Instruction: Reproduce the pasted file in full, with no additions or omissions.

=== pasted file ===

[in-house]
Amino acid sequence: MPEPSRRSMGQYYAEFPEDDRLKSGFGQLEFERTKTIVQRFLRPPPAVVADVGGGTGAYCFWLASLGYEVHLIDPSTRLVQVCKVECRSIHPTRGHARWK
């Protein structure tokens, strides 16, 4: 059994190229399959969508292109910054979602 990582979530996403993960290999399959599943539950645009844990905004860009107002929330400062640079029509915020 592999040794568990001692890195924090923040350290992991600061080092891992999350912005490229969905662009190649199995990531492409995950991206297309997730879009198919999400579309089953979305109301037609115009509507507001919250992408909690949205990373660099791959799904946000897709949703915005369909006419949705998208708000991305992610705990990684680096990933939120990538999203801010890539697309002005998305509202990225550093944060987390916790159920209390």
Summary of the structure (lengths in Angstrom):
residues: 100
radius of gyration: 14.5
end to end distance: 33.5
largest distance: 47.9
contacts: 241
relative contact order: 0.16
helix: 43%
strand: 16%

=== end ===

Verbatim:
[in-house]
Amino acid sequence: MPEPSRRSMGQYYAEFPEDDRLKSGFGQLEFERTKTIVQRFLRPPPAVVADVGGGTGAYCFWLASLGYEVHLIDPSTRLVQVCKVECRSIHPTRGHARWK
């Protein structure tokens, strides 16, 4: 059994190229399959969508292109910054979602 990582979530996403993960290999399959599943539950645009844990905004860009107002929330400062640079029509915020 592999040794568990001692890195924090923040350290992991600061080092891992999350912005490229969905662009190649199995990531492409995950991206297309997730879009198919999400579309089953979305109301037609115009509507507001919250992408909690949205990373660099791959799904946000897709949703915005369909006419949705998208708000991305992610705990990684680096990933939120990538999203801010890539697309002005998305509202990225550093944060987390916790159920209390």
Summary of the structure (lengths in Angstrom):
residues: 100
radius of gyration: 14.5
end to end distance: 33.5
largest distance: 47.9
contacts: 241
relative contact order: 0.16
helix: 43%
strand: 16%